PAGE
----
The typical response by denominations has not been to question the legitimating narratives that shape their current life, but rather to try yet another strategy (e.g., congregational revitalization programs from the national office), reorganize/restructure, apply new language to old roles (adding the word “missional” or “missioner” to leaders’ titles), and rewrite formal policies and procedures. Needless to say, none of this will address the deeper identity crisis.
The Task Force for Reimagining the Episcopal Church (TREC), on which I served, was a classic instance of a denominational response—unanimously created to present proposals for restructuring in order to get the church out of its mess. As I have consistently said, restructuring (though necessary) will not save The Episcopal Church. To the extent to which the 2015 General Convention makes its decisions within the language world (paradigm or social imaginary) of the 20th century corporate regulatory denomination, restructuring proposals will either not pass or be colonized into minor adjustments to the status quo. What many leaders heavily invested in denominational structures, assemblies, and policies don’t seem to realize is how profoundly irrelevant those things have become to what is actually going on with local churches and the broader culture.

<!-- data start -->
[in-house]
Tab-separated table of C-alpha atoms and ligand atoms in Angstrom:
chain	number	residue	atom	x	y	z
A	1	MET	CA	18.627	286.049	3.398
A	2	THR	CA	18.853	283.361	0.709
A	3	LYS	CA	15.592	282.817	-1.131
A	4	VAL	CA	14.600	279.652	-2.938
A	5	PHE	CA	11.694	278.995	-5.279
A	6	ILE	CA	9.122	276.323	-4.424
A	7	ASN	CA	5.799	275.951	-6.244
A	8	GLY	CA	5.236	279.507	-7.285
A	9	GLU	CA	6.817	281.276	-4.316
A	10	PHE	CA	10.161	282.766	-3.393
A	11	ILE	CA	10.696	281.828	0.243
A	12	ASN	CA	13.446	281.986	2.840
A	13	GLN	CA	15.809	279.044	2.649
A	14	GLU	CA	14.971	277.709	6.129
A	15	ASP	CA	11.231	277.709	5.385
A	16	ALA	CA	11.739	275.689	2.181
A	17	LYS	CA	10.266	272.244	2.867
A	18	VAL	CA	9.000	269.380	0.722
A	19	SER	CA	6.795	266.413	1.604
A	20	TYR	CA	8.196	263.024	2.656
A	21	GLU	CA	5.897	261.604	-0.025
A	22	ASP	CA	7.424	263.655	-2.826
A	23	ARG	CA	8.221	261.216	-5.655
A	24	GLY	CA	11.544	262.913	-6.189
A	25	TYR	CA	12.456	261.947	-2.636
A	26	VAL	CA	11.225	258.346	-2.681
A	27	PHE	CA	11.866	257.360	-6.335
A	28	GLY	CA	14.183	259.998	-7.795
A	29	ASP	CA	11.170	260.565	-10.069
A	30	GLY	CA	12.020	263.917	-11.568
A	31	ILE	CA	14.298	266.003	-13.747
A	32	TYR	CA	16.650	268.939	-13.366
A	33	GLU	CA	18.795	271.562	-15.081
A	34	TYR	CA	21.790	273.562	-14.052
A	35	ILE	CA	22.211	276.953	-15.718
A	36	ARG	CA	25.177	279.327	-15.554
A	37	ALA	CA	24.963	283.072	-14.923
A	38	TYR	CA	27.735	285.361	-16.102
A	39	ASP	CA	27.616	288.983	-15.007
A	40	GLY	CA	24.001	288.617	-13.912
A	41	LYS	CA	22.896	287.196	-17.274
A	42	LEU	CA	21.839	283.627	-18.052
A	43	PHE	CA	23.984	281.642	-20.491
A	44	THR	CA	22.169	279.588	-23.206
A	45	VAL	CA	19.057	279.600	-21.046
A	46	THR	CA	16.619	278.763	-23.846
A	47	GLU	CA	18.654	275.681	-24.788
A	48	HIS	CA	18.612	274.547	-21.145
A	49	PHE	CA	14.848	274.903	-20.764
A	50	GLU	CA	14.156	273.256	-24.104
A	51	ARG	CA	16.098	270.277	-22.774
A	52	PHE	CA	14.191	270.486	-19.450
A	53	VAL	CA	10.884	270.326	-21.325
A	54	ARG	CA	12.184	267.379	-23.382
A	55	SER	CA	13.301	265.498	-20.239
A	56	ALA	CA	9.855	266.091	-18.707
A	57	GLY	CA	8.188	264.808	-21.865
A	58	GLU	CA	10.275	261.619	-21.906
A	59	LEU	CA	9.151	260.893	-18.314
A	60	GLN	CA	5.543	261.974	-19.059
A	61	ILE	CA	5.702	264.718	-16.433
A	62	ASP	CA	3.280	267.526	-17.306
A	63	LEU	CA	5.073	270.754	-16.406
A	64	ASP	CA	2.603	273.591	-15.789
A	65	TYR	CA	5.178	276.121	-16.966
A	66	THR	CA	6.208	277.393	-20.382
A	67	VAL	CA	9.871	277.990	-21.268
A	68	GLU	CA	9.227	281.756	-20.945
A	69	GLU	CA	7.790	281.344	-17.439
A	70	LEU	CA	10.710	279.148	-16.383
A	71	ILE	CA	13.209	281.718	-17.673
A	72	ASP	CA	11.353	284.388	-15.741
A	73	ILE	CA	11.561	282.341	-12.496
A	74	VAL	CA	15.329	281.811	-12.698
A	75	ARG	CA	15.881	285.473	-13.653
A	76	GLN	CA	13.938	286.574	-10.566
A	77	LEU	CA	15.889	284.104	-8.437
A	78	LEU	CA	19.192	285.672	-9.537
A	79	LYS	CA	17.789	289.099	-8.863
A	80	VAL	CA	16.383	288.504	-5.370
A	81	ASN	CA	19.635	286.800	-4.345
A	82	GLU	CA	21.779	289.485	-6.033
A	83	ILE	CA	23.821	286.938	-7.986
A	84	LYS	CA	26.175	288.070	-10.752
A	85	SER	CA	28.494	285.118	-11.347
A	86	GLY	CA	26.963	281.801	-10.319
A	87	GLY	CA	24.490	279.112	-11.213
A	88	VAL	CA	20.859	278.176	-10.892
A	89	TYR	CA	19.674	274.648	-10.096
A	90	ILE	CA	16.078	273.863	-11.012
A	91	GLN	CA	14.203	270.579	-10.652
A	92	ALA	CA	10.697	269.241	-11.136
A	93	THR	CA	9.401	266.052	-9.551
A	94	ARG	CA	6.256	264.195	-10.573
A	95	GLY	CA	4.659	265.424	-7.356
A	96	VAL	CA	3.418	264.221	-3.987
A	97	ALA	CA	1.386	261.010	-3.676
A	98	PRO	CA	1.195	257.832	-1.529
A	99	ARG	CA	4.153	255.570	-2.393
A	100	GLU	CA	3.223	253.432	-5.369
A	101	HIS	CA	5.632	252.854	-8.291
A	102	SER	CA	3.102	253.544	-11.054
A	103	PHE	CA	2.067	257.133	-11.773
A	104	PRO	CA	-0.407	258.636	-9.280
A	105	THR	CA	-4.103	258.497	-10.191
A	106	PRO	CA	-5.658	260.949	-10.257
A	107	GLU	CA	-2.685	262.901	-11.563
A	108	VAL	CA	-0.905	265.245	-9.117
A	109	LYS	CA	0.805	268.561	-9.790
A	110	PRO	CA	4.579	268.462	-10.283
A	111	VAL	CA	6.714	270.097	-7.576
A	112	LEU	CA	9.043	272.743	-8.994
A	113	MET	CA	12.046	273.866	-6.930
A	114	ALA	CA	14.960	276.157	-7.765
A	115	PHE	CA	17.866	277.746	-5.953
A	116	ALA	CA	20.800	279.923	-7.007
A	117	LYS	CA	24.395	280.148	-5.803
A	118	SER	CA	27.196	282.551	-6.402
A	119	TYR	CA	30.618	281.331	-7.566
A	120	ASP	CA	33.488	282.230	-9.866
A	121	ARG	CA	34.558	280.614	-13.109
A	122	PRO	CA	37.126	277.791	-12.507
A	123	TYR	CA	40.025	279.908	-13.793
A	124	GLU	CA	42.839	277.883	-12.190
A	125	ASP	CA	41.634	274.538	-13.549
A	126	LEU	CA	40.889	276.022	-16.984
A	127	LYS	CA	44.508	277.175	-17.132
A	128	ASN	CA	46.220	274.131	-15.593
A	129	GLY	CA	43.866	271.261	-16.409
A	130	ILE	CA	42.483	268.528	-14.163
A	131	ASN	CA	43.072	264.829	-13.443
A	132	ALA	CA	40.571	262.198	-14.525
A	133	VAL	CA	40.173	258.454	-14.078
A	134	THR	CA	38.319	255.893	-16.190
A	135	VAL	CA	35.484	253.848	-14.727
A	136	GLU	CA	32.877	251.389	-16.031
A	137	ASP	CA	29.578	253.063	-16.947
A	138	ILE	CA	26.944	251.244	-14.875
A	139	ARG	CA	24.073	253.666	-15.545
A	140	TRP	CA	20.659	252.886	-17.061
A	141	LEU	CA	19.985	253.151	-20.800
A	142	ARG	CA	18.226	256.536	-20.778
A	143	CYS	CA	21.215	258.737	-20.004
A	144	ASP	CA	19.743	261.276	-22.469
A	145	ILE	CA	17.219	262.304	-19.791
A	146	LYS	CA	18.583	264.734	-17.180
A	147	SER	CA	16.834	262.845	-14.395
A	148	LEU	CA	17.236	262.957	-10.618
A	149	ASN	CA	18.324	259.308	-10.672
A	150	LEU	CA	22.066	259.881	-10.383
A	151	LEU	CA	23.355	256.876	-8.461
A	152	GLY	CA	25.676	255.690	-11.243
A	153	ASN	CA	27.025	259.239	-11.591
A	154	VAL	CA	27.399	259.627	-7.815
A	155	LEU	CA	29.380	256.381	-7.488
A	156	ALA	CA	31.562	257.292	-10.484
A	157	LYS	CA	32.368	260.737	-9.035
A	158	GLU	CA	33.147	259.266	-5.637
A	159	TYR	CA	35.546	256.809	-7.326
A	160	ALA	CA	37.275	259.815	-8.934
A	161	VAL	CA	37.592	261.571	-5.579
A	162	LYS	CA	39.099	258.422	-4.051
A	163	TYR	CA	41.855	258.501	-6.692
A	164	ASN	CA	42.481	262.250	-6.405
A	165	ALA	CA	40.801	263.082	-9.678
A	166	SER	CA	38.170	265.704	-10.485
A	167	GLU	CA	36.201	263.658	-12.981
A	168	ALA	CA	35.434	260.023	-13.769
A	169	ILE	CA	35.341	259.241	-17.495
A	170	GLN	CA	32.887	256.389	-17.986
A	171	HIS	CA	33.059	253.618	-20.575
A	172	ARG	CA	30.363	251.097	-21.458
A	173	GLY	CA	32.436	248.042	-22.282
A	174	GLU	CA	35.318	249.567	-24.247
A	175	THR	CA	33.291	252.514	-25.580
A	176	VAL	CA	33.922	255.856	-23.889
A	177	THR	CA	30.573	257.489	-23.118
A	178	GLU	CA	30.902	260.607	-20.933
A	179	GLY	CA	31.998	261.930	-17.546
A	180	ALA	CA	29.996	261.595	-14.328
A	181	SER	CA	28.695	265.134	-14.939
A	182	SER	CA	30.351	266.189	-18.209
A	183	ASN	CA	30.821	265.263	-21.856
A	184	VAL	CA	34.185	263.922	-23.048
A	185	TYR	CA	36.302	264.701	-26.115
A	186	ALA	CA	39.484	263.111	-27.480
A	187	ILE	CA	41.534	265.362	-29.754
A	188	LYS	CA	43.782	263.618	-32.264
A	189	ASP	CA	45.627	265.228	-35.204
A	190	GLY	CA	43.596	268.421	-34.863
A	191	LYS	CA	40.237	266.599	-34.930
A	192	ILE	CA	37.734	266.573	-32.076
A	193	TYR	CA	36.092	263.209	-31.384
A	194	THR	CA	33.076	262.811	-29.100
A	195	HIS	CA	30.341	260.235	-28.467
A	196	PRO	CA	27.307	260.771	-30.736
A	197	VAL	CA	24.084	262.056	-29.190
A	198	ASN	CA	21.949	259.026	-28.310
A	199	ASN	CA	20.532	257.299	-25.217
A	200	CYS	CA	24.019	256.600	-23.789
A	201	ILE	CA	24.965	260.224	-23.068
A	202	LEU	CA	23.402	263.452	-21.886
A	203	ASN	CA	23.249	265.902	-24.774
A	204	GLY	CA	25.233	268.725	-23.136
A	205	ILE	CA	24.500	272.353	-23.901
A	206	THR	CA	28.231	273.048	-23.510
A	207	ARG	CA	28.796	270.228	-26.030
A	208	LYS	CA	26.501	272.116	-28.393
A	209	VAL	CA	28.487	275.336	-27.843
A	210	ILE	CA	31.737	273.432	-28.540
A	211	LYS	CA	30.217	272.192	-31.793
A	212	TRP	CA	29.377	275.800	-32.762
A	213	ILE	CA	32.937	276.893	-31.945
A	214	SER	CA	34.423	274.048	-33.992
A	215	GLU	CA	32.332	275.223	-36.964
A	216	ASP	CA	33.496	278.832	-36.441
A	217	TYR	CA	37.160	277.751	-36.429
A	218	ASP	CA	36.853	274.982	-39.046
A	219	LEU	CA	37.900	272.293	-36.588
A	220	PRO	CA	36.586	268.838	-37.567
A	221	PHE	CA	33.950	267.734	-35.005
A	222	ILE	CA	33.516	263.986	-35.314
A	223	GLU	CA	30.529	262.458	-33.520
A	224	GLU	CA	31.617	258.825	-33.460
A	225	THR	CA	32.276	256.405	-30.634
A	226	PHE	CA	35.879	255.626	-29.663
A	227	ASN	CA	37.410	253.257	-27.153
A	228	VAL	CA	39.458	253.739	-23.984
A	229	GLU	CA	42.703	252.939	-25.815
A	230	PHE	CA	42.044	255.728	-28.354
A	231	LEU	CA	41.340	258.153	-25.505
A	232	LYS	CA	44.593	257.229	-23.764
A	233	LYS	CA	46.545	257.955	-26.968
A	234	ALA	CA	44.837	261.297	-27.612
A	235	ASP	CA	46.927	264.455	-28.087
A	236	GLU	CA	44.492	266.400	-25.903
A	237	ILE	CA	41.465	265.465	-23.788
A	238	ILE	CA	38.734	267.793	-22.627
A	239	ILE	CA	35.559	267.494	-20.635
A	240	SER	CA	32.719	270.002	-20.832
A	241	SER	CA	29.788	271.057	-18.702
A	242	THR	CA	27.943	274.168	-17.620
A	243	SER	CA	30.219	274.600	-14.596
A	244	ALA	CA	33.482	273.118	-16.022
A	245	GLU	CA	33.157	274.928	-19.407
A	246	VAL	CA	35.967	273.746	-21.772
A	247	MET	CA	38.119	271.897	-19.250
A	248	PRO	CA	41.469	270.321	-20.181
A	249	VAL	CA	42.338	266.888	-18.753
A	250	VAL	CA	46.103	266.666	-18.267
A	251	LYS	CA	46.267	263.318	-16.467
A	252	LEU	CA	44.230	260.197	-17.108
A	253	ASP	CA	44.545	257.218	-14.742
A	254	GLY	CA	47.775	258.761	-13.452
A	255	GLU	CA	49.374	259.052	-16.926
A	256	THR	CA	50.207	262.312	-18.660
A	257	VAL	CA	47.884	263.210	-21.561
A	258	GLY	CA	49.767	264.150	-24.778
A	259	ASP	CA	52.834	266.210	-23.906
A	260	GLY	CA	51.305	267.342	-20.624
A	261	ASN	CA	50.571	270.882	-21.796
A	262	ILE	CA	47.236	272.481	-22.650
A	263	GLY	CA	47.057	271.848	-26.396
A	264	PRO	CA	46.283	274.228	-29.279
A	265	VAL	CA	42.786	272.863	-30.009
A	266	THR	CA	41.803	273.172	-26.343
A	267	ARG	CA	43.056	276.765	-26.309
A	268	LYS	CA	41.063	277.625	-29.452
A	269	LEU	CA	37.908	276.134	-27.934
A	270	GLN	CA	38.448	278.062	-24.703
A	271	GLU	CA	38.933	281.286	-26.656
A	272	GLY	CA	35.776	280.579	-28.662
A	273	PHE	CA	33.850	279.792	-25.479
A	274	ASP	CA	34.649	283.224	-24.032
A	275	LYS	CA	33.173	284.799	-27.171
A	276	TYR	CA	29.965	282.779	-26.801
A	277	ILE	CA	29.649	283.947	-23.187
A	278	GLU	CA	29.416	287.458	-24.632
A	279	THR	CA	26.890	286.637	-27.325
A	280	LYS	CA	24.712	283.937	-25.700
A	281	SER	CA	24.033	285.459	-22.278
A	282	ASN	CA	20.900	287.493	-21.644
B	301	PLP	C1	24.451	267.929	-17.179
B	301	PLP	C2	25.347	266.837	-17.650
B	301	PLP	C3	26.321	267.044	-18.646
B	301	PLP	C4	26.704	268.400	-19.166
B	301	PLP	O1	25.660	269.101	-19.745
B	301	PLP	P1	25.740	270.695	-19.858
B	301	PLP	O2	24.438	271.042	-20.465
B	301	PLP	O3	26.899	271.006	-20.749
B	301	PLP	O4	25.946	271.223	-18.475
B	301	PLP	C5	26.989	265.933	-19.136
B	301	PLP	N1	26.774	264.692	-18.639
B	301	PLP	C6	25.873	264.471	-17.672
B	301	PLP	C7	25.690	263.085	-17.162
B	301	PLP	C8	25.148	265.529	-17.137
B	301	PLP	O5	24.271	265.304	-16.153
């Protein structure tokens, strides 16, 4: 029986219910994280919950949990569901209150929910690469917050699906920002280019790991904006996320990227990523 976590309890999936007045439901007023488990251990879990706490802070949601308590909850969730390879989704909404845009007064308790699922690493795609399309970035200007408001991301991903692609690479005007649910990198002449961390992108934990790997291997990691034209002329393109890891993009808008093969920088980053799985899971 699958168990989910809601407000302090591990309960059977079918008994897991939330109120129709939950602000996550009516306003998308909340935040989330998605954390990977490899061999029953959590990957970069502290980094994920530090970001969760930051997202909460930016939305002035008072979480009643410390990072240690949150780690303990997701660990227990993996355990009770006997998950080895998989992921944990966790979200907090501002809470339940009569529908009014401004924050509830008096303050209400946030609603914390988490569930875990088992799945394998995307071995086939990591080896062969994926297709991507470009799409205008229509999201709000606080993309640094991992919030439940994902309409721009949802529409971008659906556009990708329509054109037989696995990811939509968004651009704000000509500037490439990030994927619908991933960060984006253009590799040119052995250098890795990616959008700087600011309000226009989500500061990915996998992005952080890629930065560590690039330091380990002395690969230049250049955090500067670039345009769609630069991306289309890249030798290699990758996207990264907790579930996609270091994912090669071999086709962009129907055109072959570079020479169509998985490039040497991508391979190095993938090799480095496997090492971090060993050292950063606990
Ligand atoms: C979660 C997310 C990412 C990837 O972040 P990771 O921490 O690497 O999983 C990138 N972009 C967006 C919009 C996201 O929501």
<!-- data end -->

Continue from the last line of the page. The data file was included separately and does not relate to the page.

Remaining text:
The primary work before churches today is about learning and inhabiting a different story than these inherited ones (e.g., the 20th century corporation or earlier stories of empire and cultural establishment). Roxburgh calls for turning our attention to the “narrative memory of God’s purposes” and creatively reentering our stories and traditions. No one knows yet what kind of structures will be adequate for 21st century church life; they need to be innovated, largely at the grass roots. No one has a privileged view on what the future church will look like. What does seem certain is a massive amount of continued disruption and disorganization for years to come, even as new forms of Christian community and witness emerge.
The final report of TREC offers an alternative story in its opening pages, drawing from Luke 10:1-12: Follow Jesus together; into the neighborhood; travel lightly. Biblical stories such as this describe a very different posture toward God and the neighborhood than the establishment corporate denomination. They are about going empty handed, in humility and vulnerability, to join neighbors in their daily life and work, sharing God’s peace and healing, and giving witness to an alternative story—God’s reign or kingdom.
Churches need first and foremost to relearn and practice the deeper stories of the kingdom. Insofar as denominational and judicatory structures endure, they should create space for that learning.